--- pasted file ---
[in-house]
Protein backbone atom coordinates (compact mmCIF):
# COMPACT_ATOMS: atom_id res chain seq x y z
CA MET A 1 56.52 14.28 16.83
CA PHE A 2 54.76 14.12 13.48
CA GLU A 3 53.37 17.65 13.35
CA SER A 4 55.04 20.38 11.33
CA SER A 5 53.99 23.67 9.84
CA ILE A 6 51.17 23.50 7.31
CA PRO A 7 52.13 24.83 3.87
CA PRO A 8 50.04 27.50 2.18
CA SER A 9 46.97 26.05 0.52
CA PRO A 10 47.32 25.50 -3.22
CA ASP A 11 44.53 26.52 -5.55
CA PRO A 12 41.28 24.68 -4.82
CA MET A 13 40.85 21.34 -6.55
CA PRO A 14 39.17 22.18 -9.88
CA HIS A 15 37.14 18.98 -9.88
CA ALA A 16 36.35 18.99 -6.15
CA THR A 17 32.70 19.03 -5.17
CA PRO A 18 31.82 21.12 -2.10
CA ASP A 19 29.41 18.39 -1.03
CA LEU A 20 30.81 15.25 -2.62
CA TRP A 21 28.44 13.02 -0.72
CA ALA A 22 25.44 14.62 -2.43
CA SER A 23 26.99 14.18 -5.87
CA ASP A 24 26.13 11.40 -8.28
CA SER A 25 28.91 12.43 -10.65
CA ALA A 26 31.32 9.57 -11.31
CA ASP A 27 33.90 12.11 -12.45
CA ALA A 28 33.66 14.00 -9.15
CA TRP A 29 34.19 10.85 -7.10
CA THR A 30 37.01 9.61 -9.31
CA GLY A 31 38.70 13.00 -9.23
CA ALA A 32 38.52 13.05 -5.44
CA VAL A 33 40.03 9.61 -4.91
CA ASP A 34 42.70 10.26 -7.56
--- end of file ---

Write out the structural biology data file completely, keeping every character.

[in-house]
Protein backbone atom coordinates (compact mmCIF):
# COMPACT_ATOMS: atom_id res chain seq x y z
CA MET A 1 56.52 14.28 16.83
CA PHE A 2 54.76 14.12 13.48
CA GLU A 3 53.37 17.65 13.35
CA SER A 4 55.04 20.38 11.33
CA SER A 5 53.99 23.67 9.84
CA ILE A 6 51.17 23.50 7.31
CA PRO A 7 52.13 24.83 3.87
CA PRO A 8 50.04 27.50 2.18
CA SER A 9 46.97 26.05 0.52
CA PRO A 10 47.32 25.50 -3.22
CA ASP A 11 44.53 26.52 -5.55
CA PRO A 12 41.28 24.68 -4.82
CA MET A 13 40.85 21.34 -6.55
CA PRO A 14 39.17 22.18 -9.88
CA HIS A 15 37.14 18.98 -9.88
CA ALA A 16 36.35 18.99 -6.15
CA THR A 17 32.70 19.03 -5.17
CA PRO A 18 31.82 21.12 -2.10
CA ASP A 19 29.41 18.39 -1.03
CA LEU A 20 30.81 15.25 -2.62
CA TRP A 21 28.44 13.02 -0.72
CA ALA A 22 25.44 14.62 -2.43
CA SER A 23 26.99 14.18 -5.87
CA ASP A 24 26.13 11.40 -8.28
CA SER A 25 28.91 12.43 -10.65
CA ALA A 26 31.32 9.57 -11.31
CA ASP A 27 33.90 12.11 -12.45
CA ALA A 28 33.66 14.00 -9.15
CA TRP A 29 34.19 10.85 -7.10
CA THR A 30 37.01 9.61 -9.31
CA GLY A 31 38.70 13.00 -9.23
CA ALA A 32 38.52 13.05 -5.44
CA VAL A 33 40.03 9.61 -4.91
CA ASP A 34 42.70 10.26 -7.56